Archives for category: Penny Photos


These two penny photo strips were a gift from my friend Ted in the USA. As a precursor to photobooth photos, these cheap, small photo strips were often taken with the sitters using props such as hats, signs, telephones, stuffed toys, dolls and all the other types of items people might take into a modern digital photobooth.

Penny photos were frequently cut down into individual shots, traded between friends and affixed in small albums as keepsakes. They were also mounted on small pieces of embossed card that would carry the name of the photogrpaher’s studio, much like the larger and more expensive carte de visite.

This photo and the one below, are Ted’s favourites.

This one is my favourite.

photobooth 2

The above strips of exceptional photos were a gift from Mike at Mike’s Look at Life blog. Although these are from the era just prior to the invention of the dip and dunk photobooth machines, for which I have such a passion, Mike knew the format and subject matter would appeal to me a lot. They date to around 1910 to 1925.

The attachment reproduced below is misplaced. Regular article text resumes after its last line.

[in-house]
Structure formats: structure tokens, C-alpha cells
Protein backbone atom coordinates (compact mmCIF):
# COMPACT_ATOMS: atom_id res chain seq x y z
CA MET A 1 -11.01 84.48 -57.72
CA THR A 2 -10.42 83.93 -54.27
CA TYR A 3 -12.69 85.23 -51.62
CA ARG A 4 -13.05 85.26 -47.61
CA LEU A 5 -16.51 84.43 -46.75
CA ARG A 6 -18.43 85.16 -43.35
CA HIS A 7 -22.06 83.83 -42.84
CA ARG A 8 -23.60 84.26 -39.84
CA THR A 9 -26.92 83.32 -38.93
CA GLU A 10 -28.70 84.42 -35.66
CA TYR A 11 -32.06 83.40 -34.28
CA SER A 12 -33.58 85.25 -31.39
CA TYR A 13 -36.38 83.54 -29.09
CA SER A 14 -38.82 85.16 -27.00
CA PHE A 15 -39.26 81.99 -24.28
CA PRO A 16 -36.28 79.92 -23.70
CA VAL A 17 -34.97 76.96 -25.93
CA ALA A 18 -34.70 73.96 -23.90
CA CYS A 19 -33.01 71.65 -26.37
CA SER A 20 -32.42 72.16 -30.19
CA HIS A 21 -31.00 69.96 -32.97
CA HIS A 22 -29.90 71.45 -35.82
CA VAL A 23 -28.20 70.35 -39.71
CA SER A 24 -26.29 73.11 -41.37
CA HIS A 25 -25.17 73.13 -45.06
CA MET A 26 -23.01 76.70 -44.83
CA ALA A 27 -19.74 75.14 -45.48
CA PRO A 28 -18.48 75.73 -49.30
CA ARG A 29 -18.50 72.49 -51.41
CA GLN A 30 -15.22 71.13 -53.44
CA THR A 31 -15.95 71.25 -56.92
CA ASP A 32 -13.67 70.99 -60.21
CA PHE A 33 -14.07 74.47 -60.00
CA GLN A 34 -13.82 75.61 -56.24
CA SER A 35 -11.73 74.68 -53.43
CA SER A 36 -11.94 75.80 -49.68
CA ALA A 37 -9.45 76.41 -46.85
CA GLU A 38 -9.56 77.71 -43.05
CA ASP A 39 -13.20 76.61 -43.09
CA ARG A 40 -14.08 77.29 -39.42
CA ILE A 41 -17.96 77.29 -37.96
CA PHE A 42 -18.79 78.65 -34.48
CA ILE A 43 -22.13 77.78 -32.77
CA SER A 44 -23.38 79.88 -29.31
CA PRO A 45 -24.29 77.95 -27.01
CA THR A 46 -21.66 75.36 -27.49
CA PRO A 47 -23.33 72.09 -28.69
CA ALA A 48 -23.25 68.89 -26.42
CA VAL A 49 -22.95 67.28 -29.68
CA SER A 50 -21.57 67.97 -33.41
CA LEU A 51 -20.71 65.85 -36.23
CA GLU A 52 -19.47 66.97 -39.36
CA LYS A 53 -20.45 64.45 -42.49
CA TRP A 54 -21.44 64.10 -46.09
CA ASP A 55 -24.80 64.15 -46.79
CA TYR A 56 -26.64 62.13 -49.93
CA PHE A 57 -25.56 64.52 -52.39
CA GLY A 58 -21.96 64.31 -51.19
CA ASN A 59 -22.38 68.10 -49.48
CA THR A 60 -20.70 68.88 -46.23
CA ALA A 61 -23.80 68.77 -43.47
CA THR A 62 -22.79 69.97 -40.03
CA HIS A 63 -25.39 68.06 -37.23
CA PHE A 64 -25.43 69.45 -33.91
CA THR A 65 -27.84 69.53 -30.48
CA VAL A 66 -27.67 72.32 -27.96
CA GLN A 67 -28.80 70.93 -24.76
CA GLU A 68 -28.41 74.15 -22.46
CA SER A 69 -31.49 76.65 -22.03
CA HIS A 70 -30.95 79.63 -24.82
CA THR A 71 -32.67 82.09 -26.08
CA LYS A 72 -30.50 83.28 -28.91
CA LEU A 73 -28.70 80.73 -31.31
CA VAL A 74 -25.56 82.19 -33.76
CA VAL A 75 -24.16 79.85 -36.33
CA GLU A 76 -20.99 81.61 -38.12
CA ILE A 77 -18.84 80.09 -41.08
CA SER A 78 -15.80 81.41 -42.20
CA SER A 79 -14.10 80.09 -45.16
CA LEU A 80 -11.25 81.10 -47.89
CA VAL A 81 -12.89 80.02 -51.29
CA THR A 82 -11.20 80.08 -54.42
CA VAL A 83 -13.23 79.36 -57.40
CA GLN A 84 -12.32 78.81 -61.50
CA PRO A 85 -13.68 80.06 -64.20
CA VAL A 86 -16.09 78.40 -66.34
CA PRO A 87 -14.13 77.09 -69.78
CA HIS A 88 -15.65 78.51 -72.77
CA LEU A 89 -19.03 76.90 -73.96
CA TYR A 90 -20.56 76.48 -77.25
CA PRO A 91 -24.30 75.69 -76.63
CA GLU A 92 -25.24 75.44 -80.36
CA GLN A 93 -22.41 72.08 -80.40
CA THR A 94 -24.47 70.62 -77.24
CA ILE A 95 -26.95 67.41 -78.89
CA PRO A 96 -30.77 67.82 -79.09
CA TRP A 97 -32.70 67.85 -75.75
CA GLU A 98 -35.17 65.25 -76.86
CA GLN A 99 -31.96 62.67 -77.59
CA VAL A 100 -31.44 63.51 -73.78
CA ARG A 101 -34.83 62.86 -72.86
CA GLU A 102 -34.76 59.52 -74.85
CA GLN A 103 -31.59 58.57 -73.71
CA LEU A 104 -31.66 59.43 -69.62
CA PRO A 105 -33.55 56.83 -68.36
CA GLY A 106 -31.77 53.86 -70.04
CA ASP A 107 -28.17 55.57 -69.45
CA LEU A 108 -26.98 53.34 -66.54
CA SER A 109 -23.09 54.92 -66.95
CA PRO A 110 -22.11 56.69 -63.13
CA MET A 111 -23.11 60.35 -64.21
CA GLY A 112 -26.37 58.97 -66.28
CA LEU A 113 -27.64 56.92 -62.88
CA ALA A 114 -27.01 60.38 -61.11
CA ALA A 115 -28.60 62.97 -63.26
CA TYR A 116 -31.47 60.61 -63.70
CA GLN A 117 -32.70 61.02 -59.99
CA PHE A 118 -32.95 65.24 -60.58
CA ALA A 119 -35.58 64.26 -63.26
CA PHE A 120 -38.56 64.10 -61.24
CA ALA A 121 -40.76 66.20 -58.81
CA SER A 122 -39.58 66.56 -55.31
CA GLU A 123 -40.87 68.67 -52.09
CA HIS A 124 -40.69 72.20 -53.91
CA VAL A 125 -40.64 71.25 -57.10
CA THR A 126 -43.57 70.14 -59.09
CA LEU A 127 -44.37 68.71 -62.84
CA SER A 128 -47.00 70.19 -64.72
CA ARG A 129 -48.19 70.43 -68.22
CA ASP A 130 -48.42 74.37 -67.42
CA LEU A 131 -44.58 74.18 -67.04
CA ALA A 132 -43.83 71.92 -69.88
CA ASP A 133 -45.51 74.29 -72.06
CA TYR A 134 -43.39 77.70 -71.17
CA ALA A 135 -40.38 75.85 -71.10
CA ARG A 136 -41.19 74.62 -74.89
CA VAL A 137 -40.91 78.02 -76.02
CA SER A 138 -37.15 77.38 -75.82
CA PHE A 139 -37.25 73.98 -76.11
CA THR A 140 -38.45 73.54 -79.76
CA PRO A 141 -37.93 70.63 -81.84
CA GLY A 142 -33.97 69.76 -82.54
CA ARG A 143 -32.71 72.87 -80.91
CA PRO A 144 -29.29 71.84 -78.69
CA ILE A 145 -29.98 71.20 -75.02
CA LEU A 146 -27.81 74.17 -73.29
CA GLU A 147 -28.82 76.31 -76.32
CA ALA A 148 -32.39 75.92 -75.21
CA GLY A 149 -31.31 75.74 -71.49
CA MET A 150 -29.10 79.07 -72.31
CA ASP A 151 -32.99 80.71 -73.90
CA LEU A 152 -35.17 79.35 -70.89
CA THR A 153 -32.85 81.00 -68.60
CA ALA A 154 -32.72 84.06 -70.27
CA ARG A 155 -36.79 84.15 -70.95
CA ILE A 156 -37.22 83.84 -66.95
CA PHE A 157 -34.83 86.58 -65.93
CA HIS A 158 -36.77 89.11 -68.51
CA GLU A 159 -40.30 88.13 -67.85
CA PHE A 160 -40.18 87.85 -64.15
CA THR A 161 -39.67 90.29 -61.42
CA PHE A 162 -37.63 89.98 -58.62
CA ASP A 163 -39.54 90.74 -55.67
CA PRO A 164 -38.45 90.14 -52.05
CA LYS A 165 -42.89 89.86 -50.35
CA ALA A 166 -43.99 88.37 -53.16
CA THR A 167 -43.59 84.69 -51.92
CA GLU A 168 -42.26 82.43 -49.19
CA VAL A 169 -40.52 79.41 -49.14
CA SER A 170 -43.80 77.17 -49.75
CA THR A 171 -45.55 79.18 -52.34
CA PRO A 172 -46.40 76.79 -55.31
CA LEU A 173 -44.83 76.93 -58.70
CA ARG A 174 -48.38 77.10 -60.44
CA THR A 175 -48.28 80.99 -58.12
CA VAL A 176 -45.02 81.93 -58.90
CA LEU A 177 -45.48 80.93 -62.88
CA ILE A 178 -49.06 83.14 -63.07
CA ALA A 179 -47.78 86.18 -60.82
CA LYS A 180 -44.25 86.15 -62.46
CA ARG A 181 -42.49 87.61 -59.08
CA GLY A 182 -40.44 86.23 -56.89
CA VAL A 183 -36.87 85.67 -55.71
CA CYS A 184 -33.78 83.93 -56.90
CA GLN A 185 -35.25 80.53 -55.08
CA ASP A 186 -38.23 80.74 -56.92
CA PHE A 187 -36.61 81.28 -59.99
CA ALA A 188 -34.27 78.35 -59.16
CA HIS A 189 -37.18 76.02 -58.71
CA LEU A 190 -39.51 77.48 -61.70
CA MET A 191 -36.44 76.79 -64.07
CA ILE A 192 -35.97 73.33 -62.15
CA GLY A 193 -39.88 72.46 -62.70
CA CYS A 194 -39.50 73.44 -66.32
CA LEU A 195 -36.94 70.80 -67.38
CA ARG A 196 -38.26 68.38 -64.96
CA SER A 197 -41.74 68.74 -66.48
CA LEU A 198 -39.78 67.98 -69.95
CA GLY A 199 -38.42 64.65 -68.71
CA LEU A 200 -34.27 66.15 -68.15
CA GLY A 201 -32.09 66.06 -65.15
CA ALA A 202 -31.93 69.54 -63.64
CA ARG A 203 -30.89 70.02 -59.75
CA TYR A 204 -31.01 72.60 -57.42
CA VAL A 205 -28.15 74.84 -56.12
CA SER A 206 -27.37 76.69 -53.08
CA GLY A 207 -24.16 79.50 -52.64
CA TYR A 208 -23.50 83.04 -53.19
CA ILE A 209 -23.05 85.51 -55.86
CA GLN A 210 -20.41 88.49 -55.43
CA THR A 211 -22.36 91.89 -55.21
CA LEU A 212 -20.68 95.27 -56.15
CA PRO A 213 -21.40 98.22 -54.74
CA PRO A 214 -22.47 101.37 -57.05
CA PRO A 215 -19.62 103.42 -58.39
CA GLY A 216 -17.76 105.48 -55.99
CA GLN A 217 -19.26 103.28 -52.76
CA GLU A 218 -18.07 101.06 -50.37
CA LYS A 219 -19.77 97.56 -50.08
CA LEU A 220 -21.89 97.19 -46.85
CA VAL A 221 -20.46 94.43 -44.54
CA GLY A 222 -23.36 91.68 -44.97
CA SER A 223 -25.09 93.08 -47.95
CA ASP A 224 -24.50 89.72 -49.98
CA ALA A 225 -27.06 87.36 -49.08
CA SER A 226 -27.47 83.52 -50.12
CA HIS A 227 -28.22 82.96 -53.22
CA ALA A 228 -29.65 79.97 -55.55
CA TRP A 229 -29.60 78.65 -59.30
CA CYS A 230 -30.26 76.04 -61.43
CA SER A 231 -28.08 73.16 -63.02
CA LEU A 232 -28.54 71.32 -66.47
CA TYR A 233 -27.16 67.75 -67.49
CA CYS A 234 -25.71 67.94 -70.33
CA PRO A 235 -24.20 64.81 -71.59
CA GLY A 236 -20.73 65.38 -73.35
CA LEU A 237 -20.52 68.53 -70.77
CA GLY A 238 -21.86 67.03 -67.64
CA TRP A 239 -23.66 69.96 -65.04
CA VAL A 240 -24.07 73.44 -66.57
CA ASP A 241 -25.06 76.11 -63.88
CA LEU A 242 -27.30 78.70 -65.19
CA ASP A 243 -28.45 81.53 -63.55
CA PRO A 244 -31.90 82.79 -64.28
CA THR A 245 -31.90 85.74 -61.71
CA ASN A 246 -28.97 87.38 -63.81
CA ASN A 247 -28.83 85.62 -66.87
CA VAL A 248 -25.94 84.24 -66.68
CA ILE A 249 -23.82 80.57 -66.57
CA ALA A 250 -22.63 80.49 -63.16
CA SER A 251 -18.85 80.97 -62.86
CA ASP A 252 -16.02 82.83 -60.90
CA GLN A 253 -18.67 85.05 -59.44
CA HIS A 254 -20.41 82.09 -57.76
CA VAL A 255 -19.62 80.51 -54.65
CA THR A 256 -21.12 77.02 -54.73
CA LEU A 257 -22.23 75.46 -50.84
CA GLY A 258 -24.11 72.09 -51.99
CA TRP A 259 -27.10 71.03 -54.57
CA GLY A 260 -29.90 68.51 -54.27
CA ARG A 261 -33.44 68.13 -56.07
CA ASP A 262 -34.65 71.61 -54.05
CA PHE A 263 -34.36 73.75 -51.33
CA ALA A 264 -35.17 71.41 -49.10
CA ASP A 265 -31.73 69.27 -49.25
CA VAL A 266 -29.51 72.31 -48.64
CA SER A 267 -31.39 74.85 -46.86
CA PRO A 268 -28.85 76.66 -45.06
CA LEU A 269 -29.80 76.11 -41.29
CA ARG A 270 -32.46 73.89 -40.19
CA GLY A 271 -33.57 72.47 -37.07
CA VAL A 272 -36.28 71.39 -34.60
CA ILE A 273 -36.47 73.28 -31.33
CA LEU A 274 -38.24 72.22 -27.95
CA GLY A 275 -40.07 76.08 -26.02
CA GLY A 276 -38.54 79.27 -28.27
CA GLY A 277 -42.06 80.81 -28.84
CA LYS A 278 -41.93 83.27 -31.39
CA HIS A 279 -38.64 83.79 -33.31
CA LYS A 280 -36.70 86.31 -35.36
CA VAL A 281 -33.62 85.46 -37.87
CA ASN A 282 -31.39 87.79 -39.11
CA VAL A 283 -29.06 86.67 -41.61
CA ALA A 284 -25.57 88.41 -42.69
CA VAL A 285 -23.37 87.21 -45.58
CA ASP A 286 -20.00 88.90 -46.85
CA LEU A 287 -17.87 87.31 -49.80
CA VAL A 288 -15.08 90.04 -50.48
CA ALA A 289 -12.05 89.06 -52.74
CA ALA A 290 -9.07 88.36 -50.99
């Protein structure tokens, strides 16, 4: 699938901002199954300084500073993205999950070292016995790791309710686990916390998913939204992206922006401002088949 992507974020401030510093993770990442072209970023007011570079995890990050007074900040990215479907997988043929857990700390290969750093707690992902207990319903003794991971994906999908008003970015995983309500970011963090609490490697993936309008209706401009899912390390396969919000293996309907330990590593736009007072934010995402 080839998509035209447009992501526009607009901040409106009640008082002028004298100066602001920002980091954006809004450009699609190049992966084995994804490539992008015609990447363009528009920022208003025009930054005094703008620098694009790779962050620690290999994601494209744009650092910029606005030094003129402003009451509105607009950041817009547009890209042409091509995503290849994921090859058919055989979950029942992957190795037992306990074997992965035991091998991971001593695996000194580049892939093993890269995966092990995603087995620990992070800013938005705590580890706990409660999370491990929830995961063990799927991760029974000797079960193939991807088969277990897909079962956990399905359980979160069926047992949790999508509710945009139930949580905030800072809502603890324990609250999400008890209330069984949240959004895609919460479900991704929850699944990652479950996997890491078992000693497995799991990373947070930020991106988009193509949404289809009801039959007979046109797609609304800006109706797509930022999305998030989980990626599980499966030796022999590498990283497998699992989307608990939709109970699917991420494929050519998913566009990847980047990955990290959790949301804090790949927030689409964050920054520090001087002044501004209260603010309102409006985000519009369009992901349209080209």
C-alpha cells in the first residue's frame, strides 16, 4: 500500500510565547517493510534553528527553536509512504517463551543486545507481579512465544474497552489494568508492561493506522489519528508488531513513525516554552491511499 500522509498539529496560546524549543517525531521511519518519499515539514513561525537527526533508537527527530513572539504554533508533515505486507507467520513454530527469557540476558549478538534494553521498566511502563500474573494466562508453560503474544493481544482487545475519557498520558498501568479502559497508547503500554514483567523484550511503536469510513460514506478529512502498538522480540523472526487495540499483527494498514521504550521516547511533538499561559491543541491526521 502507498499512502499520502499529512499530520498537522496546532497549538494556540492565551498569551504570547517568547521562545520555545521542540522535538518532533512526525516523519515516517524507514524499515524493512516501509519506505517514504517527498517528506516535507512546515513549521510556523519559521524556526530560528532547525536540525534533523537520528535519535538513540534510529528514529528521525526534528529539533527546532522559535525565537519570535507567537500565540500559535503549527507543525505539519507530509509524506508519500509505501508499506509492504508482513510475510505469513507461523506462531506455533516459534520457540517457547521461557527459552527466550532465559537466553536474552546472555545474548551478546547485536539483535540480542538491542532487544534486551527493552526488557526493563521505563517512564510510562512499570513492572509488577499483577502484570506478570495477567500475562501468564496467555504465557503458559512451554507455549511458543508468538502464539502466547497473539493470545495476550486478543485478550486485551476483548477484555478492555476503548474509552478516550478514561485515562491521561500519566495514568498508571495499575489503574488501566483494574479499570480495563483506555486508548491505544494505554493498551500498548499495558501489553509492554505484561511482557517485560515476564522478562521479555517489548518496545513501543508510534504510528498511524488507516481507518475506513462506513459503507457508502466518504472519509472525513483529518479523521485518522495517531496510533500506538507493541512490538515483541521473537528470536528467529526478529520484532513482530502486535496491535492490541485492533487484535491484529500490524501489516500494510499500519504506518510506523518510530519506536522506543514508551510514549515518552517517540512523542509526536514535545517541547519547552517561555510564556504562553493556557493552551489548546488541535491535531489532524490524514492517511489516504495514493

These people are playing against the formal portrait conventions of the time, by mucking about, much as one would do in a modern digital photobooth. These penny photos were a precursor to the automatic photobooth machines invented by Anatol Josepho in the late 1920s. Although still needing the skill of a photographer to make the image, the developing and processing of the strips was semi-automated, allowing for the first time, very cheap prints that most people could afford.

I love all of these photos but my favourite changes every time I look at them. Today my most loved, is the one featuring a battered old tennis racket, which was obviously a photographer’s prop. It ties in nicely with a recent post on my other blog, Photobooth Journal. You can see that post here.

My heartfelt thanks to Mike for his generous gift and his friendship.

You can click on the scan to see a larger version, if you’d like.